Study group seeks an improved U.S. 40

Citizens team focusing on corridor's land use and appearance

November 06, 2003|By Jackie Powder | Jackie Powder,SUN STAFF

Building a better U.S. 40 is the goal of a 22-member citizens group that will meet over the next nine months to find ways to improve one of Howard County's most traveled east-west corridors.

The group, called the Route 40 Enhancement Study, met for the first time last week and will direct its main focus to land use and appearance along the Ellicott City thoroughfare, said Steve Johns, a planning supervisor with the county's Department of Planning and Zoning and the project coordinator.

"It's an opportunity for residents and property owners to have input on what Route 40 is going to look like in the future," said Ann Jones, a co-chair of the study group and a Valley Mede resident.

"You're talking about the kind of incremental improvements to make it a vital corridor and continue to make it an asset to the community, instead of letting it become a liability," she said.

At last week's meeting, Johns gave each member a disposable camera "to take pictures of the good, the bad and the ugly in the corridor." The study will examine the stretch of U.S. 40 from the Baltimore County line to Turf Valley Road.

The county's 2000 General Plan targeted the U.S. 40 corridor and the U.S. 1 corridor as areas in need of "enhancement" and "redevelopment," respectively.

"Route 1, being an older corridor, might mean actual redevelopment, where you take down a building and put up something new," Johns said. "On Route 40, a lot of the buildings are of a more recent era, so we're looking at just the roadway and properties immediately adjacent or influenced by the corridor."

He said the U.S. 40 study group, whose members were selected by County Councilman Christopher J. Merdon and County Executive James N. Robey, represents a balance of interests.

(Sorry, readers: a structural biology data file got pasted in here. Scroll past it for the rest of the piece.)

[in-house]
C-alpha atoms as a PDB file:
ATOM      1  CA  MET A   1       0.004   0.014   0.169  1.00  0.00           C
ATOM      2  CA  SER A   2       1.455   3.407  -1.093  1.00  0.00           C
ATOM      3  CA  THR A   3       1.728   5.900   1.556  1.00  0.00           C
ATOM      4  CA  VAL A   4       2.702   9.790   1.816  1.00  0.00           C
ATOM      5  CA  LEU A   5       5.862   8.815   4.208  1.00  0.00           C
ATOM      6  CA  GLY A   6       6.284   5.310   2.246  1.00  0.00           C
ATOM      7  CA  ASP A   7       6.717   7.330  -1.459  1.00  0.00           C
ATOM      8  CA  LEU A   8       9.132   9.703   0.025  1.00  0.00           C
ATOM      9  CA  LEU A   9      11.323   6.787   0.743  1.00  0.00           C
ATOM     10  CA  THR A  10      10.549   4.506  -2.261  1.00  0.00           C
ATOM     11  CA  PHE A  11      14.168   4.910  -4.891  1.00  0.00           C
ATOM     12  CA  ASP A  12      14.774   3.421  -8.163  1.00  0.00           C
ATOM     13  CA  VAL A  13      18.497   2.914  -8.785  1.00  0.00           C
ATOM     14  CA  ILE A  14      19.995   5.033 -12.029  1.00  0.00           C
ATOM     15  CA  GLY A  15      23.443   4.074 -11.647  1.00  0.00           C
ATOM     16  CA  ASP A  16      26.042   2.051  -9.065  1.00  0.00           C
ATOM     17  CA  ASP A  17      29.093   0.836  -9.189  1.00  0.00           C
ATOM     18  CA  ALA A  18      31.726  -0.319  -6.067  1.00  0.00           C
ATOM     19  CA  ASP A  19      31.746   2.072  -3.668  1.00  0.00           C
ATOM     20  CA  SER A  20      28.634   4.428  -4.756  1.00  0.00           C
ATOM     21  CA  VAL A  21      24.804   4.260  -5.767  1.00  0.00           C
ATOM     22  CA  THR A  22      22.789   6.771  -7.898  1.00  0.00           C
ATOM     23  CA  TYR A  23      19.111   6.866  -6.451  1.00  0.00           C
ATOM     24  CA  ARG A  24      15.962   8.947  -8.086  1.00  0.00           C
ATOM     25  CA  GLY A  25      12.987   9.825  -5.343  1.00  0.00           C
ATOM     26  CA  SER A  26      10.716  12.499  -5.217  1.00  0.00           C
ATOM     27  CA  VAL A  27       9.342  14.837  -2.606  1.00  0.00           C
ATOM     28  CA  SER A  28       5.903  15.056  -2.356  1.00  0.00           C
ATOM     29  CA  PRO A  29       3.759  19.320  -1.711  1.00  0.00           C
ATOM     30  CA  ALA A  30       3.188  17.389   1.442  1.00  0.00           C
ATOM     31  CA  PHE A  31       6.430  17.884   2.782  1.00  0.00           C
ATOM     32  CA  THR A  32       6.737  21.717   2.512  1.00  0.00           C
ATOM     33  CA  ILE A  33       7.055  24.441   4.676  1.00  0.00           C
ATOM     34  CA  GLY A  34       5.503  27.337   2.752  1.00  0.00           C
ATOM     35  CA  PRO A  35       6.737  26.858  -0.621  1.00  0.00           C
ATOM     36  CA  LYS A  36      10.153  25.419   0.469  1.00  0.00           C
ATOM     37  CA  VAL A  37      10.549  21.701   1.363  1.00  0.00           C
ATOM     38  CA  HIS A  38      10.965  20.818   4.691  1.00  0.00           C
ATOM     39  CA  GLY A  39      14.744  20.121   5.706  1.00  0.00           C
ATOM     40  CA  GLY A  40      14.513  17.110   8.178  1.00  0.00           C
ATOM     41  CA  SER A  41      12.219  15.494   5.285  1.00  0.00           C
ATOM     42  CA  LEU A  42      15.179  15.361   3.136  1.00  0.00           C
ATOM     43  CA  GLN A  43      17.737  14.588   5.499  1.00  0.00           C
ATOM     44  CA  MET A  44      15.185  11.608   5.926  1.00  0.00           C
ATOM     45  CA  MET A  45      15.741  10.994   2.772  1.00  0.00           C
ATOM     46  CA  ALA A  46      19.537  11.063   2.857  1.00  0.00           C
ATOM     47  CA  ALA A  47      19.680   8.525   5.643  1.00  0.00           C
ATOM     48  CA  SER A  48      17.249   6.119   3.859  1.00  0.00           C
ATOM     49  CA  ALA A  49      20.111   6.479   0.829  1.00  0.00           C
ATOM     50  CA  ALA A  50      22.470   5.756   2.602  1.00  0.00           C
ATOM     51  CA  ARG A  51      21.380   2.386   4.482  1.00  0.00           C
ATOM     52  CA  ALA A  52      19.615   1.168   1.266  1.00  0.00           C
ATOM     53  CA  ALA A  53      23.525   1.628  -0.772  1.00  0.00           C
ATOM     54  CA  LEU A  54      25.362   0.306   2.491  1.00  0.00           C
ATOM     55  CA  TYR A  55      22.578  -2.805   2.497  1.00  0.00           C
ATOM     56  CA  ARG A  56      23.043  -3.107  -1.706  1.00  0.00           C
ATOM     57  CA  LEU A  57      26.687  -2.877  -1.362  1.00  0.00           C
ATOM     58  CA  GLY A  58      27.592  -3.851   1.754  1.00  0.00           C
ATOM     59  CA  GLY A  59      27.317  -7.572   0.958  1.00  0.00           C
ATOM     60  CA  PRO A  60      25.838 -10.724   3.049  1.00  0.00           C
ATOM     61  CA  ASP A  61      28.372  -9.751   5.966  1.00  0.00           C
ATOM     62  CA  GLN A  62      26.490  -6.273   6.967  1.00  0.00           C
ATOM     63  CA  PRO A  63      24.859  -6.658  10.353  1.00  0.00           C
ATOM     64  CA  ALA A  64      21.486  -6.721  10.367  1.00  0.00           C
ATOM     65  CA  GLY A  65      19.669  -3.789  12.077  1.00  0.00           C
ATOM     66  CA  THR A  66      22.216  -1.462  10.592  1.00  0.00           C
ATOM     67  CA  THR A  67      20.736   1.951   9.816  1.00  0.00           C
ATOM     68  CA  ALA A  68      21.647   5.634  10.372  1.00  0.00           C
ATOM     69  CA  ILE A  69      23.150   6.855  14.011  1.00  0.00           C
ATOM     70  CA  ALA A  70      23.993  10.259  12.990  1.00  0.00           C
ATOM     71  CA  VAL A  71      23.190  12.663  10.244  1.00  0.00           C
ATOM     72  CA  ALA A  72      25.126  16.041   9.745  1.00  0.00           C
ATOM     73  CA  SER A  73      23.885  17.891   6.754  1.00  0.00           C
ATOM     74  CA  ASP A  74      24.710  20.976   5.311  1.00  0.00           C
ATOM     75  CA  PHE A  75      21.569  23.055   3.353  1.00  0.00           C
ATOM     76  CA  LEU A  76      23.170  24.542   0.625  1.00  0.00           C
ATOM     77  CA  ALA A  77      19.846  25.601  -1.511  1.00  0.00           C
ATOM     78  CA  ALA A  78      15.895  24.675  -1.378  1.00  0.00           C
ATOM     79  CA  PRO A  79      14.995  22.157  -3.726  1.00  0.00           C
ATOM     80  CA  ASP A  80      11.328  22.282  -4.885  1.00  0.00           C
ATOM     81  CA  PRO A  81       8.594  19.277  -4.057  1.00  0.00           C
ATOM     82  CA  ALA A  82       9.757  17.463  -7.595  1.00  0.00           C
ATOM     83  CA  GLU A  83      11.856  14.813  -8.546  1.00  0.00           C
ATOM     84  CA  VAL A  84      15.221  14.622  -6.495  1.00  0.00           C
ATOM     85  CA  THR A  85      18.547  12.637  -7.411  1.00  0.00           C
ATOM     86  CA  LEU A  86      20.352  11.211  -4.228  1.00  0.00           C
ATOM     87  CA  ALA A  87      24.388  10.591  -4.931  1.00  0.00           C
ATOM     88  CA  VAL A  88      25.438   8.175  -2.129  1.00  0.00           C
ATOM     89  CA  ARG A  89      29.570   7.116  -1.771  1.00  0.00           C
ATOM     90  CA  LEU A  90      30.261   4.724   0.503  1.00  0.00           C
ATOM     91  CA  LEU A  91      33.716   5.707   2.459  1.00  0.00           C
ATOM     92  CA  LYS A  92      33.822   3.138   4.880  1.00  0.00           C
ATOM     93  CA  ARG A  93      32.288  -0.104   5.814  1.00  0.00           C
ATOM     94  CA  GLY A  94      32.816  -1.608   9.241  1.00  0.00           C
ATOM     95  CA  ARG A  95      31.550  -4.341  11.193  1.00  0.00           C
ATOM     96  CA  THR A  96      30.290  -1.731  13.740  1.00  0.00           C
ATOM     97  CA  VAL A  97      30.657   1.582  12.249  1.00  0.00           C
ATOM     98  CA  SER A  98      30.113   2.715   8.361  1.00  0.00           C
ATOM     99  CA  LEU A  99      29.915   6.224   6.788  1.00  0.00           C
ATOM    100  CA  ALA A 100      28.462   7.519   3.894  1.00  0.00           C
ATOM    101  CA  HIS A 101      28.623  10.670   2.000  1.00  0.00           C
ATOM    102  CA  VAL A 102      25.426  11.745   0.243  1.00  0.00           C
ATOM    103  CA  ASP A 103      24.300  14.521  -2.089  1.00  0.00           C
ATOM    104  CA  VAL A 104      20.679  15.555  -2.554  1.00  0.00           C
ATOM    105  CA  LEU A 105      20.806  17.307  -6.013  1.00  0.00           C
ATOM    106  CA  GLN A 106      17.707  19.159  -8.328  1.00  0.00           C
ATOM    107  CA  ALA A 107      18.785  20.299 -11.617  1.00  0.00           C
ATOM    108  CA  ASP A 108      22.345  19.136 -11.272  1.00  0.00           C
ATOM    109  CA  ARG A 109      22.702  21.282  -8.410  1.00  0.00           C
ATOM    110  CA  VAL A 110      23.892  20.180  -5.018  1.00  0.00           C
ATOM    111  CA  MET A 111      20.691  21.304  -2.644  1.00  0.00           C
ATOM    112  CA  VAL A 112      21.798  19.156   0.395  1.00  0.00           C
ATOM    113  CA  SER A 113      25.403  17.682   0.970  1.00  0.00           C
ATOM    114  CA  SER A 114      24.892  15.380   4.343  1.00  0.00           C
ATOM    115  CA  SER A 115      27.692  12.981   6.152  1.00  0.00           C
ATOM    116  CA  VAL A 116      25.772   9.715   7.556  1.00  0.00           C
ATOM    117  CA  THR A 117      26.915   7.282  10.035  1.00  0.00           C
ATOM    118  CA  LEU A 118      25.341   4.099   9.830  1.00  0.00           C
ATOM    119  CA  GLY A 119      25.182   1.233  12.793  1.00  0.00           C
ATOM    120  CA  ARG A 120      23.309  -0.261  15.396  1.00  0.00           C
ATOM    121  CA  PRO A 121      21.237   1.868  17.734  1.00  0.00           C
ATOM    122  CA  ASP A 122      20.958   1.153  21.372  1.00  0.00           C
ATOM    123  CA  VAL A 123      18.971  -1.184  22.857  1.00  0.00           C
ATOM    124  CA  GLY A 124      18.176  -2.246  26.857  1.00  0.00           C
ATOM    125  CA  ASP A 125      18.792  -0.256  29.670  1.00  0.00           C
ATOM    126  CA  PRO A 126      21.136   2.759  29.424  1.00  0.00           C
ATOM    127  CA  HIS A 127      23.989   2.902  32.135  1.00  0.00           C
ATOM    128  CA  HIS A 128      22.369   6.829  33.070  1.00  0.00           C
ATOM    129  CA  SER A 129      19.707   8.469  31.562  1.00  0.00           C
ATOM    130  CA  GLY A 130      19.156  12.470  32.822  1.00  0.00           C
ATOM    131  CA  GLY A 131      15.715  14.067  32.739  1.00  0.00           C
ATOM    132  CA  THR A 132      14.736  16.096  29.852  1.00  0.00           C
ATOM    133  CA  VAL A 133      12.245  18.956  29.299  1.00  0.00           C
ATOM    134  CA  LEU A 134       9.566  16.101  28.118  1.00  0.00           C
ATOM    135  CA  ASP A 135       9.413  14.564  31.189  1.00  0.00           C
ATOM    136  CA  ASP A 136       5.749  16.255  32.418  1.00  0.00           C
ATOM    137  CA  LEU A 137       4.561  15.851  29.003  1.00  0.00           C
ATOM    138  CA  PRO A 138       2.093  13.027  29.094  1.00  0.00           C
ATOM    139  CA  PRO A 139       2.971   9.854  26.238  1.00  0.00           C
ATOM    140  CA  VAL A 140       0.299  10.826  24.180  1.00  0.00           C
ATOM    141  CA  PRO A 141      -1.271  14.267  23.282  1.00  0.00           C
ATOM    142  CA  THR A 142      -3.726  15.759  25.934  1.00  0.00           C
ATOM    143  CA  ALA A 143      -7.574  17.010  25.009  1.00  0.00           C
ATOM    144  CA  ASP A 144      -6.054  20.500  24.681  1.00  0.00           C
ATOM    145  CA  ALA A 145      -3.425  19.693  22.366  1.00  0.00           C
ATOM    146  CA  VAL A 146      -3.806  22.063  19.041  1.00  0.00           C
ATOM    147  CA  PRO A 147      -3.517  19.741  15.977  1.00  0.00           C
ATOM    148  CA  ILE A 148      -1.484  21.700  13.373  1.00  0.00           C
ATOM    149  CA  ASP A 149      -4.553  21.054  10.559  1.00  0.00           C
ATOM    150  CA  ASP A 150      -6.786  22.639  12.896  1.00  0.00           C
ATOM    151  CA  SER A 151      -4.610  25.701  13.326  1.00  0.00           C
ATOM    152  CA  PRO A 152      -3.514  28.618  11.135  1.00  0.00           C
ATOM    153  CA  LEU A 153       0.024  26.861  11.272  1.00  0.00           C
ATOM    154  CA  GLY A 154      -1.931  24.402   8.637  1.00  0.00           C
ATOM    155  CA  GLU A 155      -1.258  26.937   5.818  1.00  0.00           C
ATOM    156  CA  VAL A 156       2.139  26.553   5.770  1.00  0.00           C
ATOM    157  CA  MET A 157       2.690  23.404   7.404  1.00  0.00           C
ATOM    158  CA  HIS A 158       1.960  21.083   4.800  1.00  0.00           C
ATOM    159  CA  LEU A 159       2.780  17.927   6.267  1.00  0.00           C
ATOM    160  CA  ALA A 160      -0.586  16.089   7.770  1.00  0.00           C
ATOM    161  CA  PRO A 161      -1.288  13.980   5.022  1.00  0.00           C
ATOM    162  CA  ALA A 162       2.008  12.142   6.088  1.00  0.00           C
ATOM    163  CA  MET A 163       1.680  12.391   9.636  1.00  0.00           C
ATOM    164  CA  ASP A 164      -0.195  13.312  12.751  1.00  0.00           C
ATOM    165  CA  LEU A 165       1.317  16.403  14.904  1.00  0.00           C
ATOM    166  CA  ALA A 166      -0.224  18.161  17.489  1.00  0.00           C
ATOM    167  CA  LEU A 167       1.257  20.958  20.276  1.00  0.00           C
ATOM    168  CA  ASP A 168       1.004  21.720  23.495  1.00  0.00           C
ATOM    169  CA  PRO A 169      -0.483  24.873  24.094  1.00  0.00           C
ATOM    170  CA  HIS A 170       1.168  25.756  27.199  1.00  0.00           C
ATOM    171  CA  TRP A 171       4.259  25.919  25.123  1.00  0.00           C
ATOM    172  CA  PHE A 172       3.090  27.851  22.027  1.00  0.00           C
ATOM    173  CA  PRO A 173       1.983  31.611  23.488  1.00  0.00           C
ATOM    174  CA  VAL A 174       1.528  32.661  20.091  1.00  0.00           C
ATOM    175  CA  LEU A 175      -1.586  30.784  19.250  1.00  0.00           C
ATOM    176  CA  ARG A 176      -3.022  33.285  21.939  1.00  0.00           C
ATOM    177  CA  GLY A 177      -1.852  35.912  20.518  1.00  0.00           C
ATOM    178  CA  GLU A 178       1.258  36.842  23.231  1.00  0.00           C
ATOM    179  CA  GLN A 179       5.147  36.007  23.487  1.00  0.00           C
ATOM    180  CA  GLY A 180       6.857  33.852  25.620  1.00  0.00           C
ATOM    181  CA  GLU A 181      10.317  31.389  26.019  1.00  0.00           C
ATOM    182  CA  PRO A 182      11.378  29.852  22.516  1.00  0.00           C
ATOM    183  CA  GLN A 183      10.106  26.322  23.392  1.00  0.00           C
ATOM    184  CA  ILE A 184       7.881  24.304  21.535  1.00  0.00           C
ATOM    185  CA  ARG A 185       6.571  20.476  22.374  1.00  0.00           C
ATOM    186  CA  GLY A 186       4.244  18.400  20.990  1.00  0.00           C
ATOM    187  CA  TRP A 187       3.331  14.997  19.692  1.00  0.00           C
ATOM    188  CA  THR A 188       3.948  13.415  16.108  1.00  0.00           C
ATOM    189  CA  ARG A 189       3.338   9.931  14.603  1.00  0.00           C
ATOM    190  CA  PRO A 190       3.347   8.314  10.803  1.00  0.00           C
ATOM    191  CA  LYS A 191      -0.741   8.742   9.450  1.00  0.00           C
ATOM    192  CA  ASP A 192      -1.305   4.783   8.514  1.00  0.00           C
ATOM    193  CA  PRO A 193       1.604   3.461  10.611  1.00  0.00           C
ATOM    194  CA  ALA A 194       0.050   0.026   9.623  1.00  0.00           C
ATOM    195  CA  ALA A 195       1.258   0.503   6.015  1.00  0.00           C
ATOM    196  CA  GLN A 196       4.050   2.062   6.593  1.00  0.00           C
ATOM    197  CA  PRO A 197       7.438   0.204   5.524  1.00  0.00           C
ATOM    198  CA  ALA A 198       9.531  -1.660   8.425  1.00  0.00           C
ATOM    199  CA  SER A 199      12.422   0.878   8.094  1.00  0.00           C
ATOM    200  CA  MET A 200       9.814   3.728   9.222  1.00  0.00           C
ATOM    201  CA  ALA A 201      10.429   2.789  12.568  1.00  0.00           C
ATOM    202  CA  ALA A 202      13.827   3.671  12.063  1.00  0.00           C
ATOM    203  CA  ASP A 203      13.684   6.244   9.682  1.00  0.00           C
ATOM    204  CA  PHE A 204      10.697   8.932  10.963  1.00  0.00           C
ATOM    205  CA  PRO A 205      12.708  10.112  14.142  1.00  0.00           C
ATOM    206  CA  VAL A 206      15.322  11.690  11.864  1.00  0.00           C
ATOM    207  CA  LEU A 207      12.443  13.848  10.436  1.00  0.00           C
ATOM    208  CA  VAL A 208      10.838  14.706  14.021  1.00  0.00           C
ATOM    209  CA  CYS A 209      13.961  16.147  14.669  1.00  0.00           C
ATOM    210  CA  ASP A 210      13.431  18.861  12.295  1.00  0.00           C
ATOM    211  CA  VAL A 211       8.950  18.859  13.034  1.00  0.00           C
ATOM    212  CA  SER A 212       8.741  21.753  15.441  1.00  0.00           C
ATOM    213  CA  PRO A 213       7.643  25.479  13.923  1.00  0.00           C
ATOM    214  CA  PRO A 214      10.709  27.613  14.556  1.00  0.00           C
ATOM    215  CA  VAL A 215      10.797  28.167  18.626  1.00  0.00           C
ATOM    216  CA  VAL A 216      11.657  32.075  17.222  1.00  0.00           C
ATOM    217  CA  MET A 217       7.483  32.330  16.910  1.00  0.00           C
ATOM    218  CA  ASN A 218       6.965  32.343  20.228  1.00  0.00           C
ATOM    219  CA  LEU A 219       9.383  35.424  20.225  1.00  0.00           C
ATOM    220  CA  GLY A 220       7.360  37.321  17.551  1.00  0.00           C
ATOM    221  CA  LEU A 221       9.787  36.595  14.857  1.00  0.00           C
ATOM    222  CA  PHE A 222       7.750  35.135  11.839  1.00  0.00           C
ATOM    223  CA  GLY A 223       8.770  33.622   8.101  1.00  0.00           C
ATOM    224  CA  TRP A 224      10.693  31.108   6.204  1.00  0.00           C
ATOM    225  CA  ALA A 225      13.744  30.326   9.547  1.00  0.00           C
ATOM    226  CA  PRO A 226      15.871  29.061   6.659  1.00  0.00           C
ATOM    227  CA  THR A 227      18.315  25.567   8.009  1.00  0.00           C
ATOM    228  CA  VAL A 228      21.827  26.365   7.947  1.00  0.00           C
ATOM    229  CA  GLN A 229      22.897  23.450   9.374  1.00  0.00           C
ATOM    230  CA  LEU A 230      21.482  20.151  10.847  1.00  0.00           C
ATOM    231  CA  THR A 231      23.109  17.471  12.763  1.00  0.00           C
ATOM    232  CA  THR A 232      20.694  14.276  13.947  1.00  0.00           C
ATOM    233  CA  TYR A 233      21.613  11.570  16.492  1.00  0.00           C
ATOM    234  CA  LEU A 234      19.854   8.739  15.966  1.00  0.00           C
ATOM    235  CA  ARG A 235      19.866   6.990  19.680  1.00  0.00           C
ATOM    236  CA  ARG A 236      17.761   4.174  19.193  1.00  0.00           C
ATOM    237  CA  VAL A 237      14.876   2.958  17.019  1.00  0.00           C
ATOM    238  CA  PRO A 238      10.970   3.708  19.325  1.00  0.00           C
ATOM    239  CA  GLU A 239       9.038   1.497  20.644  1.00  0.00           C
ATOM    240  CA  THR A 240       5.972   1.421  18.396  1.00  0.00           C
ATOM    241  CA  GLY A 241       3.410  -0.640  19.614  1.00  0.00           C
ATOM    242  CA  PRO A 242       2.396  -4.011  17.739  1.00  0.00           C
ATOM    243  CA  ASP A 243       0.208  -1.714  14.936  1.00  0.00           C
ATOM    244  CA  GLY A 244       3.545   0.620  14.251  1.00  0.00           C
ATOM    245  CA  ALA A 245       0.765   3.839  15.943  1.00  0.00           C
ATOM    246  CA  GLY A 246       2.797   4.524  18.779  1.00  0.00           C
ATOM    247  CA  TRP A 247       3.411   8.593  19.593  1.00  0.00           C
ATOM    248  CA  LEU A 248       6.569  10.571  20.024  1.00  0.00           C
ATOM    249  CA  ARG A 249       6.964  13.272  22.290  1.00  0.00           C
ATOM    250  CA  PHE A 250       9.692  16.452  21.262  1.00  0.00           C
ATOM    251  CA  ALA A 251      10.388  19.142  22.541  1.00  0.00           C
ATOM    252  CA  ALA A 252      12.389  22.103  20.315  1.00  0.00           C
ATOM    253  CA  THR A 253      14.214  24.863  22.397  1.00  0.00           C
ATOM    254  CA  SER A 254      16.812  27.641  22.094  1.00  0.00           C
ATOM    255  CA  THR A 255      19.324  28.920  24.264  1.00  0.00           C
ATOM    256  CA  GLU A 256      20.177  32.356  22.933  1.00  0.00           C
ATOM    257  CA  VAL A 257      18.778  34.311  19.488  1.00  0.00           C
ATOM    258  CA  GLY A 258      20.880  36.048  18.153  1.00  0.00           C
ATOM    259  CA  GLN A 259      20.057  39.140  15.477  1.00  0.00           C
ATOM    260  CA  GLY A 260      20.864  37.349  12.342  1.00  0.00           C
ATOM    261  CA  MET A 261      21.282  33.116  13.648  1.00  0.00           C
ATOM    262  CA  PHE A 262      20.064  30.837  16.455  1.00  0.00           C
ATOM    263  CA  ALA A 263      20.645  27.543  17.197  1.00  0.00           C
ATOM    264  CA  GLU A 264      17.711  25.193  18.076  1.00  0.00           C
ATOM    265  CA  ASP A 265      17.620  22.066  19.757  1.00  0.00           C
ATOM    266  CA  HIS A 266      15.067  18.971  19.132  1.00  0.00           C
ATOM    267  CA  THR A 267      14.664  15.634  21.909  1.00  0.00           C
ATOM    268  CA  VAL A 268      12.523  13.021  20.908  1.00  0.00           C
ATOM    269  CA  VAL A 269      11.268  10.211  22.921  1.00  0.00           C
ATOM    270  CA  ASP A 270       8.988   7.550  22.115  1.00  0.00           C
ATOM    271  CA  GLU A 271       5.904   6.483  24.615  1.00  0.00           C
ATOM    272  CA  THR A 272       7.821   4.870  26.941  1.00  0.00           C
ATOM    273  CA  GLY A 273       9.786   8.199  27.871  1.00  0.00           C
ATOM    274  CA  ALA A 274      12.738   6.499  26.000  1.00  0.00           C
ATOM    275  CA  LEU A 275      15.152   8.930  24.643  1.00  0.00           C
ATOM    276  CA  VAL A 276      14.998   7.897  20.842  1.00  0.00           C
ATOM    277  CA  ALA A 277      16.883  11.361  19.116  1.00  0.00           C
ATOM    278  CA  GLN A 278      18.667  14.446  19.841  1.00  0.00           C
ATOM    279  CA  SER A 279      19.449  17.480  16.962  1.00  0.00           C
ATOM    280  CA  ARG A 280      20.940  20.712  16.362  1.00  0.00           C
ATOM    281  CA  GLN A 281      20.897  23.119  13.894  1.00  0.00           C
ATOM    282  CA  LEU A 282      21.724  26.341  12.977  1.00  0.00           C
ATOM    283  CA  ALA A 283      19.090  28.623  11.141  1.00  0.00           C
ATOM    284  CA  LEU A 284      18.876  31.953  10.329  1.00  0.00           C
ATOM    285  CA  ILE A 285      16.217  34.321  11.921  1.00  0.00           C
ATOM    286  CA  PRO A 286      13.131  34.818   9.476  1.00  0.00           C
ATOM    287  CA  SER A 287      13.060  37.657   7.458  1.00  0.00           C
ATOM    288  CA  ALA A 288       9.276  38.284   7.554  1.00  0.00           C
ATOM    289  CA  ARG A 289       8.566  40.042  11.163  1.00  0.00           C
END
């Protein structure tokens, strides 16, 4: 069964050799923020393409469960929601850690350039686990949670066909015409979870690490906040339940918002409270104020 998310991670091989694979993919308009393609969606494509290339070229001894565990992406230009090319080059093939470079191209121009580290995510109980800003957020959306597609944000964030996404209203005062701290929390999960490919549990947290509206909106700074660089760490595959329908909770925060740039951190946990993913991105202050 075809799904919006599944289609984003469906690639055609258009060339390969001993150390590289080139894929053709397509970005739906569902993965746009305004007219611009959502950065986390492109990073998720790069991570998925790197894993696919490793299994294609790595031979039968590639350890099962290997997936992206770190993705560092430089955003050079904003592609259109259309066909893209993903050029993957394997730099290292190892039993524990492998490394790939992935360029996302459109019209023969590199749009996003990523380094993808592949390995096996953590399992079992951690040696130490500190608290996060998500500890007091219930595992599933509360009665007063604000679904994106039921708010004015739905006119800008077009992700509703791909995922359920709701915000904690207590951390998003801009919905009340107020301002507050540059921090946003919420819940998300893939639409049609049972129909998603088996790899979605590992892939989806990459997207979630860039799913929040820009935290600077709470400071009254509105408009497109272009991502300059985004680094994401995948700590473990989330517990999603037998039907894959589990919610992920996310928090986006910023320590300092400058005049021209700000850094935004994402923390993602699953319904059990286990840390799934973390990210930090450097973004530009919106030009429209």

Serving with Jones as co-chair is Rob Moxley, a principal with Security Development in Ellicott City, which is developing Kaiser Park, a rental community of townhouses and apartments that is off U.S. 40 and Executive Center Drive. Other members represent small businesses, car dealerships, banks, restaurants and hotels.

Besides Jones, the group includes community activists, representatives from apartment and homeowners associations.

Among the study group's major concerns are issues related to ease of use and appearance, such as access to commercial centers for pedestrians and motorists, signage and traffic.

Member Angie Beltram, who headed a U.S. 40 subcommittee of an Ellicott City master plan panel last year, said a key component to the corridor's improvement is the addition of shared parking lots to consolidate strip shopping centers.

"It cuts down on traffic because once you park, you can walk to places," she said. "We could eliminate some of the entrances and exits."

Beltram also wants to see standards for shopping center signs that call for each store to be listed on the sign, as well as the street address.

Johns said he will help the study group become familiar with improvement options under consideration.

"If they point toward pedestrian improvements ... do they include crosswalks, sidewalks, pathways from neighborhoods into commercial areas?" Johns said.

The County Council, which is considering 2000 General Plan rezoning requests, has postponed any changes in the U.S. 40 corridor until the study group completes its work.

Several residential property owners near U.S. 40 at Frederick Road are seeking to change their zoning designation to commercial. "Everyone's interested to see how this process will work," Johns said. "In a large part, it will determine if they get rezoned."

Johns said he expects the study group's report to be presented to the County Council and Planning Board by summer.

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